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bio website mathprogramming-intro.org
location St. Petersburg, Russia
age 37
visits member for 2 years, 6 months
seen 2 hours ago

Ok, an obligatory note: opinions expressed here are mine and not those of my employer.


Jul
1
comment What's a non-trivial Mathematica program involving conscious choice of stack vs. queue data structure?
The example of a trie used to implement prefix word search here, and particularly its application to the Boggle problem are I think good examples where the right choice of data structures was crucial. The first one also uses a stack to collect letters for words, while the last one also uses linked lists to store partial results.
Jun
30
awarded  Informed
Jun
28
comment String templating
@Szabolcs I had similar strategy for Composition, having instead used my own version of it which wasn't unpacking. I wasn't aware of the fact that Composition no longer unpacks. I just checked on the dev.version, and yes, you are right. Thanks for pointing this out. There is (at least) one more issue with Composition, which is good to know, and which I have discussed here in the section "Fixing some speed problems". I did not re-test now, but it is probably still there.
Jun
28
awarded  Good Answer
Jun
28
awarded  Nice Answer
Jun
28
comment Building sparse array from packed arrays
@VanillaSpinIce Not that I know of (which doesn't mean there isn't). It seems that the unpacking is done in the internal code, which constructs the sparse array. I wrote some code which constructs the sparse array from pieces at lower level, but the unpacking was still there - thus I did not post it.
Jun
28
comment Performance tuning in Mathematica?
@bobthechemist Thanks, updated.
Jun
28
revised Performance tuning in Mathematica?
Added a mention of Associations
Jun
27
comment Building sparse array from packed arrays
It looks like there is some internal unpacking going on, for large enough lists. It is possible to construct the pieces of the SparseArray without unpacking, but it looks like they are still unpacked internally.
Jun
27
comment Building sparse array from packed arrays
There is unpacking if you try this on larger arrays, of e.g. 100 elements. But to see it, you have to enable On["Packing"] before running the code.
Jun
26
comment String templating
@Kuba I agree. I don't consider this style the most powerful (in the sense that it does not really allow to introduce qualitatively more powerful abstractions), but it can be applied to the majority of tasks where Mathematica shines, and it is still considerably more expressive that the "usual" one where component functions are not singled out explicitly.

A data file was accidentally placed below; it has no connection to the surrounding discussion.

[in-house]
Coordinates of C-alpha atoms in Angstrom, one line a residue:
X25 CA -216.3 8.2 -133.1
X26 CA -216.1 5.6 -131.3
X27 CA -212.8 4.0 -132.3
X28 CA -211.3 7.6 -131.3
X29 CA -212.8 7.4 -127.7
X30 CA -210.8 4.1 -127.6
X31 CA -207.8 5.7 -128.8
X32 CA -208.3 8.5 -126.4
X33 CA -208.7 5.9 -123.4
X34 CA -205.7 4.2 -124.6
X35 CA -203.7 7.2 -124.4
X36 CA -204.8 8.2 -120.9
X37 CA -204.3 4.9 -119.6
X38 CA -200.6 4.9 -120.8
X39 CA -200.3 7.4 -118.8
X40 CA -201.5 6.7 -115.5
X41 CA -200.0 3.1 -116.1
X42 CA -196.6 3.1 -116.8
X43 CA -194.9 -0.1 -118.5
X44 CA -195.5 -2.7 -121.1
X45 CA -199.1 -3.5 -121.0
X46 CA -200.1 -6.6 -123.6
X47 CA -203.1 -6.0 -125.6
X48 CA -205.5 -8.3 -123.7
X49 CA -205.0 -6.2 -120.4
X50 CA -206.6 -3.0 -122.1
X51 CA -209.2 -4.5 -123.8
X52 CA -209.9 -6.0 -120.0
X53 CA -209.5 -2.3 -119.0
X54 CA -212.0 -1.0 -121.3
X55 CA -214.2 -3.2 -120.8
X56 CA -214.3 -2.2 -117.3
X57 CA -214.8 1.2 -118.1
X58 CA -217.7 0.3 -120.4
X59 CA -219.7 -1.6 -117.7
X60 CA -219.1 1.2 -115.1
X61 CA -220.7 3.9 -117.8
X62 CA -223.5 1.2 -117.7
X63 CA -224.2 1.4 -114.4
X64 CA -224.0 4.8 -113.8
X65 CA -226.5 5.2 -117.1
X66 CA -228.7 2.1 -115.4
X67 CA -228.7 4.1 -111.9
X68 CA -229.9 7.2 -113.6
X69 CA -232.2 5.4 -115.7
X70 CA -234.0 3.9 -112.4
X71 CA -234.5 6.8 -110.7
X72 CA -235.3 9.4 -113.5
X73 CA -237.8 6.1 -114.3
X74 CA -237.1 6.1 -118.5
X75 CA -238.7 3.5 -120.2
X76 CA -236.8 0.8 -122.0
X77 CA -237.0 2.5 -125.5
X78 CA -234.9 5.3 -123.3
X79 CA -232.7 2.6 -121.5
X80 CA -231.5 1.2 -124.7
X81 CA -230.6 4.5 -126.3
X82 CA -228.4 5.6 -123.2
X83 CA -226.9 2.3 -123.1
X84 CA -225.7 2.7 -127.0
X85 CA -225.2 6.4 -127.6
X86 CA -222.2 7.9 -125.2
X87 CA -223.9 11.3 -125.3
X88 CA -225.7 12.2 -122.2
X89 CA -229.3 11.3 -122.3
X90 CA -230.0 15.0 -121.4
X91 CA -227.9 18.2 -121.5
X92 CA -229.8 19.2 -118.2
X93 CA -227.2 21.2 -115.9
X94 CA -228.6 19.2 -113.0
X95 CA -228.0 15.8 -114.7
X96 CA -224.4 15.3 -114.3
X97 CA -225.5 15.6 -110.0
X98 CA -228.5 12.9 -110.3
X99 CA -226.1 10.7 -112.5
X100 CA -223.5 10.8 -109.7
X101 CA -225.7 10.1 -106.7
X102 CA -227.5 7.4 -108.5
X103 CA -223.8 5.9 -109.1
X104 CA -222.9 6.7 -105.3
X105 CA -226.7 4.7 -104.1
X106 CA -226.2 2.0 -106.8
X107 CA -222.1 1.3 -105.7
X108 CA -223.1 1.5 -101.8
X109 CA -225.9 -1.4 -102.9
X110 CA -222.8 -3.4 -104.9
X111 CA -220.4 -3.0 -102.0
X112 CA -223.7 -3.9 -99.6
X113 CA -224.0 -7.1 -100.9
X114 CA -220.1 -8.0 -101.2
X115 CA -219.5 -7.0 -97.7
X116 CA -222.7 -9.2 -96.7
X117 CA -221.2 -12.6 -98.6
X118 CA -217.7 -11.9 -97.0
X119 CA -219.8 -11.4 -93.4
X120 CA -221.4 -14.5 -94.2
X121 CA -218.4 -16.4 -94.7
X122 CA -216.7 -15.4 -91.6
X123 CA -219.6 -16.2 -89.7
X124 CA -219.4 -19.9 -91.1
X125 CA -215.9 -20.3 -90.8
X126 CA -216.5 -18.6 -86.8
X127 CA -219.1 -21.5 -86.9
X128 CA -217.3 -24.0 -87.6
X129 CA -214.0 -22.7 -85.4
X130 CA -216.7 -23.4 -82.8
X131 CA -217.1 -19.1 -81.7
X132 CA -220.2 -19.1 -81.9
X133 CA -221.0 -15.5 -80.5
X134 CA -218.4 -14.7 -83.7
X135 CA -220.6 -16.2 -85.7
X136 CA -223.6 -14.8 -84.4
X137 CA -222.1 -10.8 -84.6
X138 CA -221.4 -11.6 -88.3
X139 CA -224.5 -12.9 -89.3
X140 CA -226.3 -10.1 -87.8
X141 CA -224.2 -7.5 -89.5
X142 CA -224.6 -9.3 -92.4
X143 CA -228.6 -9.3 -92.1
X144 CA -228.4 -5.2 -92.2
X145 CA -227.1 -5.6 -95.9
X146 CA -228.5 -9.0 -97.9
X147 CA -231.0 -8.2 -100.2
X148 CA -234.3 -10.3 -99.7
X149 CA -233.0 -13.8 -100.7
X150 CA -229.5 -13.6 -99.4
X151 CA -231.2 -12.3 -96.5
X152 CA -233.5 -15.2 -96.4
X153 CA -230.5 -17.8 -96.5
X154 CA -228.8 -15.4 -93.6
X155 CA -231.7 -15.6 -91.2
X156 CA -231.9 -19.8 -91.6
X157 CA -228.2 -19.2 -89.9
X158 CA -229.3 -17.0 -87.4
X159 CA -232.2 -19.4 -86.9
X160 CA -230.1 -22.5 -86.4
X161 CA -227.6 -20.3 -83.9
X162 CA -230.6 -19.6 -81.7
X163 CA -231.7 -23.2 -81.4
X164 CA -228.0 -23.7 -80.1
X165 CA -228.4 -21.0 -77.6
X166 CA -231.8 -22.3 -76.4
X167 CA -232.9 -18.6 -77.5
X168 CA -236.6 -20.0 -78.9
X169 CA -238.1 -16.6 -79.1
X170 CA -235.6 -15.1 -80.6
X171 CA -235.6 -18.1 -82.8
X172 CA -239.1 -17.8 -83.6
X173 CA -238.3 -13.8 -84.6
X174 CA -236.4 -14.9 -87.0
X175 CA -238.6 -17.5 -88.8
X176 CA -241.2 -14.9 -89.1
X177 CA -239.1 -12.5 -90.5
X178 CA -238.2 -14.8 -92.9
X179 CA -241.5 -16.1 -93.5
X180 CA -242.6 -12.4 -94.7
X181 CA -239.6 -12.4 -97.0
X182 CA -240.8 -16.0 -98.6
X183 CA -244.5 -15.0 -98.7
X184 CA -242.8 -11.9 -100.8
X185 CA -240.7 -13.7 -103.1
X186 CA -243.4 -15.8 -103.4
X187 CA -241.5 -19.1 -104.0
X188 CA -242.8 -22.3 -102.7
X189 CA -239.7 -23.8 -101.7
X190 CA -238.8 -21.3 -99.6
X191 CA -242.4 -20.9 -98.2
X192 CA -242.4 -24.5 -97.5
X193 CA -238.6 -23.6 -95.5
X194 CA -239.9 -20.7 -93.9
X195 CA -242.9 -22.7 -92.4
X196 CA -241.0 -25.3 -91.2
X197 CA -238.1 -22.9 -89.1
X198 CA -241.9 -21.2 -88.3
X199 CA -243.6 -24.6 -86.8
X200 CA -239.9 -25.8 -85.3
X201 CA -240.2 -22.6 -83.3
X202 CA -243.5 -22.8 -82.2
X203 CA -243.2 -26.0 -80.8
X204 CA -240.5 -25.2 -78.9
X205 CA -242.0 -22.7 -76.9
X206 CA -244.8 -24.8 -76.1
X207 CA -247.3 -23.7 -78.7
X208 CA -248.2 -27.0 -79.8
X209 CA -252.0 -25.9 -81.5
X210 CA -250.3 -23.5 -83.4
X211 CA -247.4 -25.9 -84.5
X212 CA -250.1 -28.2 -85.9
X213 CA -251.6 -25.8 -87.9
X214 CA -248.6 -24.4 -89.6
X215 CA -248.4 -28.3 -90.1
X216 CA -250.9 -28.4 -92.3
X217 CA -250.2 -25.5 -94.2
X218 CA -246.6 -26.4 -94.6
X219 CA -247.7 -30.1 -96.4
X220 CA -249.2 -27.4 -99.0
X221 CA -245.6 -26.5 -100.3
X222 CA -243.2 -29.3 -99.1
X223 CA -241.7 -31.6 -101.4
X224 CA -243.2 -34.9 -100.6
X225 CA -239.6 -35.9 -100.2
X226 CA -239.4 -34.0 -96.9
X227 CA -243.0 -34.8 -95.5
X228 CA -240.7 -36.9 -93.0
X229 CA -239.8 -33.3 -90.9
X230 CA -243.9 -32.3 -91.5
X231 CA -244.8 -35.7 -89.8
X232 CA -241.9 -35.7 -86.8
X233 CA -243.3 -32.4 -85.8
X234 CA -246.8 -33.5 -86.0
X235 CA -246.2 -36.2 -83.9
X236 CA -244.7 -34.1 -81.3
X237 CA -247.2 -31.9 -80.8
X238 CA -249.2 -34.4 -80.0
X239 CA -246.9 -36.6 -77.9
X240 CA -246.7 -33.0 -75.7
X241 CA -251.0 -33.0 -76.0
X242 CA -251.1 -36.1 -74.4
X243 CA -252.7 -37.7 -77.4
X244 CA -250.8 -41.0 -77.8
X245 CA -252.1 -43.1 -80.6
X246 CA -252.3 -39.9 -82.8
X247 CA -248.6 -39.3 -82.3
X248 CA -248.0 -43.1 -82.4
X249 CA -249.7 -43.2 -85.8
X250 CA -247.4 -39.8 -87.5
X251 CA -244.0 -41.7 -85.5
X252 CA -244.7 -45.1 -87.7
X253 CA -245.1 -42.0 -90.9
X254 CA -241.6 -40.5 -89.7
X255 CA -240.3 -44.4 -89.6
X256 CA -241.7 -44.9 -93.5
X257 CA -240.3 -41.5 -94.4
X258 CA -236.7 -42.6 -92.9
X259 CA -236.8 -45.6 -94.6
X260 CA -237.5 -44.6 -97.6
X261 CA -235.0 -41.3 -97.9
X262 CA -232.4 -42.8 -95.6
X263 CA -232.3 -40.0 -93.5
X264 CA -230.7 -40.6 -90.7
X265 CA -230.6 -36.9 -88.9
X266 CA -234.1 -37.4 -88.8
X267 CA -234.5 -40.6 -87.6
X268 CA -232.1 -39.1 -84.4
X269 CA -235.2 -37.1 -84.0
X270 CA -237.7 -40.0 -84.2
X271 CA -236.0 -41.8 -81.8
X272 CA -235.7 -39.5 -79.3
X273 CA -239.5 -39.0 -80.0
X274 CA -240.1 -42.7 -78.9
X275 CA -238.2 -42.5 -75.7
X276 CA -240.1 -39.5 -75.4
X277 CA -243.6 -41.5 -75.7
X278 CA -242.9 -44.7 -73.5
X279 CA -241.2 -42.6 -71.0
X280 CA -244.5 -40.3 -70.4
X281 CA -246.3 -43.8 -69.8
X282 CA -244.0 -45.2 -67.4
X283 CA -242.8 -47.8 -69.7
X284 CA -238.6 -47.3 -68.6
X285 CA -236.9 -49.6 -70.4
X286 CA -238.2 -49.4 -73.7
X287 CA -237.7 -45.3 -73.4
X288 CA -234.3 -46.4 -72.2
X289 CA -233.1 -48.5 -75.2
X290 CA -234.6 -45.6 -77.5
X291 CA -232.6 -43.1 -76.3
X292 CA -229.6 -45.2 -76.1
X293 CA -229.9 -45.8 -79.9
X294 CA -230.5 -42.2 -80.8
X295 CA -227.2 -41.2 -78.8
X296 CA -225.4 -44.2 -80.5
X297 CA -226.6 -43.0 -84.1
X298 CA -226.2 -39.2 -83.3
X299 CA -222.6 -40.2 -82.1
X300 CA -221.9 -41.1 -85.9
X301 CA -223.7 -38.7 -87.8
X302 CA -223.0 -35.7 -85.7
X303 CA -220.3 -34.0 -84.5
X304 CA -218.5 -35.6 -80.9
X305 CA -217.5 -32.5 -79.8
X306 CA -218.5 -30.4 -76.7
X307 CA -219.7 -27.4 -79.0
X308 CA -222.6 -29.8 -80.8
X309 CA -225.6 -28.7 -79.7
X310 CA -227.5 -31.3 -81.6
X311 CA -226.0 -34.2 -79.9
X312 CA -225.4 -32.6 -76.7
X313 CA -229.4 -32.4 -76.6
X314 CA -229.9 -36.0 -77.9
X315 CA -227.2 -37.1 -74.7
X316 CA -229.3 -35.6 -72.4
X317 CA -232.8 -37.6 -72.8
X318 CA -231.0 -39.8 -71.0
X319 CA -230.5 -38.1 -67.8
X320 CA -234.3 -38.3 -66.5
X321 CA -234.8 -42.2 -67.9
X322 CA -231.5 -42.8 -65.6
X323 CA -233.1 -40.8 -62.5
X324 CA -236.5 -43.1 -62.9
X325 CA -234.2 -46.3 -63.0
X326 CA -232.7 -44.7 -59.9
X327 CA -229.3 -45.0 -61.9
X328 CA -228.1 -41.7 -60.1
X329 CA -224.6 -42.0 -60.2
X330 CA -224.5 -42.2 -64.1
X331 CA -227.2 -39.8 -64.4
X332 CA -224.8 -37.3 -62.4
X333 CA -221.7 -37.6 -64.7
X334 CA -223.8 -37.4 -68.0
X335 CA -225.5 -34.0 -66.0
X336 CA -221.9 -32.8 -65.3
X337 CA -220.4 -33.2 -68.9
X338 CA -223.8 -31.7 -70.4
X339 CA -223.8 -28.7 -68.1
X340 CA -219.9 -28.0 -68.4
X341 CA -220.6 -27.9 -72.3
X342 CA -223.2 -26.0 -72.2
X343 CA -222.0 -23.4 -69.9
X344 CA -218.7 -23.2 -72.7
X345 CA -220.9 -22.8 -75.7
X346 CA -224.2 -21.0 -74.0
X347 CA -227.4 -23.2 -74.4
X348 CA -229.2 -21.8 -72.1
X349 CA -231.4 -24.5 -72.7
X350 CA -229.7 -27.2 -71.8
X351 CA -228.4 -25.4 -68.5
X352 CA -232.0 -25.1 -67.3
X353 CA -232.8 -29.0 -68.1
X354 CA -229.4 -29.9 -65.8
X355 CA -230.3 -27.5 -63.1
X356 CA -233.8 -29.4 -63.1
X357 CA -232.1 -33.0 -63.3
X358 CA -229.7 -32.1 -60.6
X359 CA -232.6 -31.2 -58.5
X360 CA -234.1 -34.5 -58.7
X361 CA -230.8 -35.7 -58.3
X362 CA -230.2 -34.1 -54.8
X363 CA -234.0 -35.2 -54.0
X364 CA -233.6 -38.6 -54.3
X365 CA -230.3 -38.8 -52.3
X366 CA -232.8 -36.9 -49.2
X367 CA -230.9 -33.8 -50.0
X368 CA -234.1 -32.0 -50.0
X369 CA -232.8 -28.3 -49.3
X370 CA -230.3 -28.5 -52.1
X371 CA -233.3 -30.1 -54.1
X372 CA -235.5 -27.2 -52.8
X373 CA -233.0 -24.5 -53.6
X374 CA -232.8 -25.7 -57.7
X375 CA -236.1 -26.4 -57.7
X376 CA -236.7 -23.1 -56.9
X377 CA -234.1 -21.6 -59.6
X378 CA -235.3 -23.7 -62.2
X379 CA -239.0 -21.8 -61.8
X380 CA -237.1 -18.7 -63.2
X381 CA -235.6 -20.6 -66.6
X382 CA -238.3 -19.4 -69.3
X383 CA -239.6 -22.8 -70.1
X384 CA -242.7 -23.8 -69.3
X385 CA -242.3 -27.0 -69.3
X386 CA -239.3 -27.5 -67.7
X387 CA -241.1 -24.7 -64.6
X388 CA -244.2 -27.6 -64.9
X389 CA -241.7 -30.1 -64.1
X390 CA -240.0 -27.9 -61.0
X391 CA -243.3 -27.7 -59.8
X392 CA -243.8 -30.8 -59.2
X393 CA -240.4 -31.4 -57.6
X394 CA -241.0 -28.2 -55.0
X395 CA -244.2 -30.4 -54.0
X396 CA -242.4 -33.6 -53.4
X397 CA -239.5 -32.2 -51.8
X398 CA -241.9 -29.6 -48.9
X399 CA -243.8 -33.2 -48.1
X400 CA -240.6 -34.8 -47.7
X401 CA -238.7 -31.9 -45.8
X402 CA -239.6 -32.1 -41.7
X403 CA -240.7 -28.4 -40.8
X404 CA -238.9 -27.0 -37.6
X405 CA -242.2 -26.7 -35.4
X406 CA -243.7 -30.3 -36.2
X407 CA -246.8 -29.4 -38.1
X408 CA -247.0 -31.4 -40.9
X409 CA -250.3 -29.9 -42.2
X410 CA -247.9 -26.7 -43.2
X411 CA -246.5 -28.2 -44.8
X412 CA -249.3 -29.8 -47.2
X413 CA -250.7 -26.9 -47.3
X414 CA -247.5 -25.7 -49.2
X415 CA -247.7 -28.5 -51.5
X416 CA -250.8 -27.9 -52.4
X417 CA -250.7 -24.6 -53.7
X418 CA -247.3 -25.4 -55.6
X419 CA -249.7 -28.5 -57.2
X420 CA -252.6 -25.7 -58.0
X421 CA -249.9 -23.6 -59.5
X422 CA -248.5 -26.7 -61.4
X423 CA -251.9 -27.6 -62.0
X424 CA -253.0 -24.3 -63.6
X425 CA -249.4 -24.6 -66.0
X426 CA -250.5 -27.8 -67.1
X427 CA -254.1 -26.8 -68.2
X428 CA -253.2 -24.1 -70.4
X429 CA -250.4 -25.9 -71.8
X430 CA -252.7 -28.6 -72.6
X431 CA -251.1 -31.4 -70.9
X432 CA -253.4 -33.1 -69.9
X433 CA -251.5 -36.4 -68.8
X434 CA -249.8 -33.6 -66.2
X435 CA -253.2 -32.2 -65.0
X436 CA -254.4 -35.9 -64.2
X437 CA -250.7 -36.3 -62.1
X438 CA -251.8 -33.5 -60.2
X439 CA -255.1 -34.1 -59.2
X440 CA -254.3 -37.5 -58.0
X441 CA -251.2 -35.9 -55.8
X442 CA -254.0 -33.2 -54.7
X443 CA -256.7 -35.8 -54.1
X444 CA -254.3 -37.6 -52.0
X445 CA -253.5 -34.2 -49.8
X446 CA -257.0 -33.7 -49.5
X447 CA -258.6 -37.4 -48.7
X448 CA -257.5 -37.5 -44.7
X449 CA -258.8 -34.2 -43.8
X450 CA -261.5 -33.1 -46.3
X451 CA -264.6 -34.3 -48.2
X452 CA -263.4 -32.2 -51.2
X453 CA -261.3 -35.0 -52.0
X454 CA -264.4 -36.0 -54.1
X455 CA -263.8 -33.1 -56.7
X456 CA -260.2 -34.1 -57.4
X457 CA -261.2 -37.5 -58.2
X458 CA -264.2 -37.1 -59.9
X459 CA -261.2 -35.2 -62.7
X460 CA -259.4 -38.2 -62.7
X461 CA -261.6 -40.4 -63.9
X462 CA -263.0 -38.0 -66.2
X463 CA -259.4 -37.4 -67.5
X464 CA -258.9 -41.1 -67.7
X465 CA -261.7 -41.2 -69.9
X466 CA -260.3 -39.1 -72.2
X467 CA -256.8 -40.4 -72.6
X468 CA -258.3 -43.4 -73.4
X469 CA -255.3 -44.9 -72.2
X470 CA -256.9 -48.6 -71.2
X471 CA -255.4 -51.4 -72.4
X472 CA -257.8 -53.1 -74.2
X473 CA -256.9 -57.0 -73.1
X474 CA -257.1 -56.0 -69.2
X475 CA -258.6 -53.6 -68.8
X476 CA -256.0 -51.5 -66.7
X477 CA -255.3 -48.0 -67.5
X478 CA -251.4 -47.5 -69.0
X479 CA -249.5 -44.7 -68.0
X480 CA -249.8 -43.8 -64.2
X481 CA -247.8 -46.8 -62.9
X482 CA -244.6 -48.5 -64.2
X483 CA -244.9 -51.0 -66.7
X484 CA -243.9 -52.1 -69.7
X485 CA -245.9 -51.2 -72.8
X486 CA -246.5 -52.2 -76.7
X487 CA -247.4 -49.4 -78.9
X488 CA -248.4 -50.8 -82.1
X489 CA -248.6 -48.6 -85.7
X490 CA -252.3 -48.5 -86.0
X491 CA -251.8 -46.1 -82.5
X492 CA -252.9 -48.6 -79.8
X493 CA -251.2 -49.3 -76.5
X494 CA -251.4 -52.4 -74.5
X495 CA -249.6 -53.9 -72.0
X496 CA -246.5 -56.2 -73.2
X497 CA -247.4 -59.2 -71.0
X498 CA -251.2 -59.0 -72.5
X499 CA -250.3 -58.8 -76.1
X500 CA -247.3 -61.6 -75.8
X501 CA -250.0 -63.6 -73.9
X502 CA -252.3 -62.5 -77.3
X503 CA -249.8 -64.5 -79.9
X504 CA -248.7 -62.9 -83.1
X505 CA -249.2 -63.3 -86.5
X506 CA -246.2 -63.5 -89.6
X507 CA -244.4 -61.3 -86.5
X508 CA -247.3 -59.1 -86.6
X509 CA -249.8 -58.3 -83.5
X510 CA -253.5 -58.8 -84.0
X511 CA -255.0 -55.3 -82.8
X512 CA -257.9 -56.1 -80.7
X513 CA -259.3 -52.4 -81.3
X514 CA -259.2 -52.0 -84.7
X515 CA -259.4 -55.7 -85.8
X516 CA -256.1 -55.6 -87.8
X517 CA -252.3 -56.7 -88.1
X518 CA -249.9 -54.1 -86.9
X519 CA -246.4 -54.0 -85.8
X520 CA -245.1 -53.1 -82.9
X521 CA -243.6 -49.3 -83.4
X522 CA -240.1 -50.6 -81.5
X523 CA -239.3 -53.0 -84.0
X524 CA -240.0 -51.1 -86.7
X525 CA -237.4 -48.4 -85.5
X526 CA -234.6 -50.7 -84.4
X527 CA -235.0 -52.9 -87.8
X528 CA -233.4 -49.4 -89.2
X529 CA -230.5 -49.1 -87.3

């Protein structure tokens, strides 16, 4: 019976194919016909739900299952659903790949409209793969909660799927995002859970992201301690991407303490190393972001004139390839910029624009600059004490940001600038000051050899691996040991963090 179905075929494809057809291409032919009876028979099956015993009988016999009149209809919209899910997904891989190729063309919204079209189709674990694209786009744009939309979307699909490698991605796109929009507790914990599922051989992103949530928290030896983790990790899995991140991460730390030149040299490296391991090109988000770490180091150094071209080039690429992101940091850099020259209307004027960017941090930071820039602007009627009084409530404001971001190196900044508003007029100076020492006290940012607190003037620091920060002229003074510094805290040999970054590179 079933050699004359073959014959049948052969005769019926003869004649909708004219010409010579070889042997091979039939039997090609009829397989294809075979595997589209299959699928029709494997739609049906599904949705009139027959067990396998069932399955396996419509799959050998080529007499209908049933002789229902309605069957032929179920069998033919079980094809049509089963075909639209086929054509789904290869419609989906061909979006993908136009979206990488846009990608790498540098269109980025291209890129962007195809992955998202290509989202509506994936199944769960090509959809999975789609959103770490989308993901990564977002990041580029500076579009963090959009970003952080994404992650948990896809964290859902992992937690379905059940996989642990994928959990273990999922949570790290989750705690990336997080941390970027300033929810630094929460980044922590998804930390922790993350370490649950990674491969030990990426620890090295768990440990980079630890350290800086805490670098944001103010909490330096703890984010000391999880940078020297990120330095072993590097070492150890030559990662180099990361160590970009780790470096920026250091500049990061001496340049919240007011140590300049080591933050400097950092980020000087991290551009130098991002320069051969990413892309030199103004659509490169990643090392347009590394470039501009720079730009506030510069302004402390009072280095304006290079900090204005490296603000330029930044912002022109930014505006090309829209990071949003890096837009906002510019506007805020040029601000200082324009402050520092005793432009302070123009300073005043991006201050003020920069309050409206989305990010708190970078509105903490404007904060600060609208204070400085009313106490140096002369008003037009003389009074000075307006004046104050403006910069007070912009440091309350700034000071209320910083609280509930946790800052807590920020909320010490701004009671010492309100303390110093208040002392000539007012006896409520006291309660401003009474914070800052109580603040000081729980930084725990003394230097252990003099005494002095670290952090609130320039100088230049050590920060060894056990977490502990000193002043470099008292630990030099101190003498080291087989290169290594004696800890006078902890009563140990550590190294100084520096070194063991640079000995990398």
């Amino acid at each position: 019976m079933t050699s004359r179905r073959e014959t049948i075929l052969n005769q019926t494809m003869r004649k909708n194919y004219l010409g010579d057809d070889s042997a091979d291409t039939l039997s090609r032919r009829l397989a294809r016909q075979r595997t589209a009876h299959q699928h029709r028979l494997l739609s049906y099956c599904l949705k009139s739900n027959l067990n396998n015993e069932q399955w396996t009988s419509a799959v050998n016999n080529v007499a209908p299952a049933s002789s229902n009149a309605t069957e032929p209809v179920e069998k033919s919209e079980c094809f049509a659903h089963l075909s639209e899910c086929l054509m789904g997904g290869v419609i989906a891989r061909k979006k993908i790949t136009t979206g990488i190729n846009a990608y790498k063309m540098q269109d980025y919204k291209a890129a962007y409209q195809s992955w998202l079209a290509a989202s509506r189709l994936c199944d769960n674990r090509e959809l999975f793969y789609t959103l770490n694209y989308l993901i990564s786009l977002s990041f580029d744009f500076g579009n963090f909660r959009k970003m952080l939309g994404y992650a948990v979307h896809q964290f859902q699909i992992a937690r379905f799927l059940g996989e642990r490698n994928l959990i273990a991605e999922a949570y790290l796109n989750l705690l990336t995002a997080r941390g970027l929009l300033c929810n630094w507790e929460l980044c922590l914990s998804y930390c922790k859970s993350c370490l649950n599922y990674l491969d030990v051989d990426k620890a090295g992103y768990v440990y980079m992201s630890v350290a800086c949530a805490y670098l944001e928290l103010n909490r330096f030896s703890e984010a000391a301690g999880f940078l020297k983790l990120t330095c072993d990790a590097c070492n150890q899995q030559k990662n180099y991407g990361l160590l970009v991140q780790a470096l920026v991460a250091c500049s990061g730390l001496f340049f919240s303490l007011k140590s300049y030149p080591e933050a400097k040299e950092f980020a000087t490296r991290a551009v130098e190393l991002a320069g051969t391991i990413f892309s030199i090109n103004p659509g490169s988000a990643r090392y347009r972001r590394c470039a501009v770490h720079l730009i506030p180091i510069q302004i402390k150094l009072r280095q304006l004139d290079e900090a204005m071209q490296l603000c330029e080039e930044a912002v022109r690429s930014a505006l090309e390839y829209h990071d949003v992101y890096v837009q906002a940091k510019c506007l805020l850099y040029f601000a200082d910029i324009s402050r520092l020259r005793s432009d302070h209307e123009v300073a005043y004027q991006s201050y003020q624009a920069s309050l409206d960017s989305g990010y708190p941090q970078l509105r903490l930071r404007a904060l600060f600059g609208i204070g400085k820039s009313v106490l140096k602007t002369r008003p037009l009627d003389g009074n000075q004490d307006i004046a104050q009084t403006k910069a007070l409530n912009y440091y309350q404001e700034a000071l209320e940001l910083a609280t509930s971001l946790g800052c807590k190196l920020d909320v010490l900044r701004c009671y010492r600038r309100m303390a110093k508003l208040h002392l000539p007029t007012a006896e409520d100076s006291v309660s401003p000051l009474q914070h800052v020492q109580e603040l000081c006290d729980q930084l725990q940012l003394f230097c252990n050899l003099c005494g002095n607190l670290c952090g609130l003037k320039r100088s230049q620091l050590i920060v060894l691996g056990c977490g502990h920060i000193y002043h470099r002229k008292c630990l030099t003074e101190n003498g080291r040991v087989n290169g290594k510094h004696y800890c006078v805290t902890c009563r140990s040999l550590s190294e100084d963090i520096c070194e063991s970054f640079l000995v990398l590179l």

Jun
26
comment String templating
+1 for using the Composition-style code. It had become my preferred style too, some time ago. New operator forms (curried functions) for many built-in functions in V10 makes this even much easier to use.
Jun
26
comment Is learning haskell still necessary to MMA users?
I actually think that someone who knows one or a few general-purpose functional languages really well, can quickly become really good in Mma too. The sooner you broaden out, the better programmer you become, in Mma or other language. The important thing IMO is to become pragmatic and clearly see advantages and flaws of any given language / tool, for a given task. Also, one needs to be able to distinguish real problems, inherent to the task at hand, and problems generated by the system or language being used, which have nothing to do with the essence of your task / problem proper.
Jun
26
comment Is learning haskell still necessary to MMA users?
FP layer in Mathematica is rather peculiar, as I briefly explained here. There are a number of advantages in learning FP using a general purpose FP language, such as Haskell (I don't know Haskell yet). You will benefit from real general support for persistent data structures, currying, laziness, real type system, and advanced abstractions. Also, strong developer community and tons of high quality code to learn from. And, far less perplexing performance model.
Jun
25
comment Defining a pure function involving a function argument
I don't know. Perhaps one can come up with some example, where the renaming will work differently. But I am opposed to this approach in principle. It's just not a robust code. If the renaming mechanism is, for example, changed in later versions, even slightly, this will stop working.
Jun
25
comment Defining a pure function involving a function argument
I strongly advise against this kind of code. You use the specific knowledge about certain implementation details, which makes this error-prone.
Jun
25
comment How to make a function with its own options as well as passing options to other functions
@Mr.Wizard I probably learned much more on SO and SE from you and others than the stuff I found out on my own or learned from other sources. Moreover, my way of learning is certainly not the most effective, because of the "find it out myself" mantra. I would've probably learn much more had I been more open to it.
Jun
25
revised How to make a function with its own options as well as passing options to other functions
added 290 characters in body
Jun
25
comment How to make a function with its own options as well as passing options to other functions
@Mr.Wizard I really didn't remember. Will edit this in.
Jun
24
comment How do I save/export a list so that it can later be easily imported as a list again?
@Szabolcs Ok, apparently we agree on all points.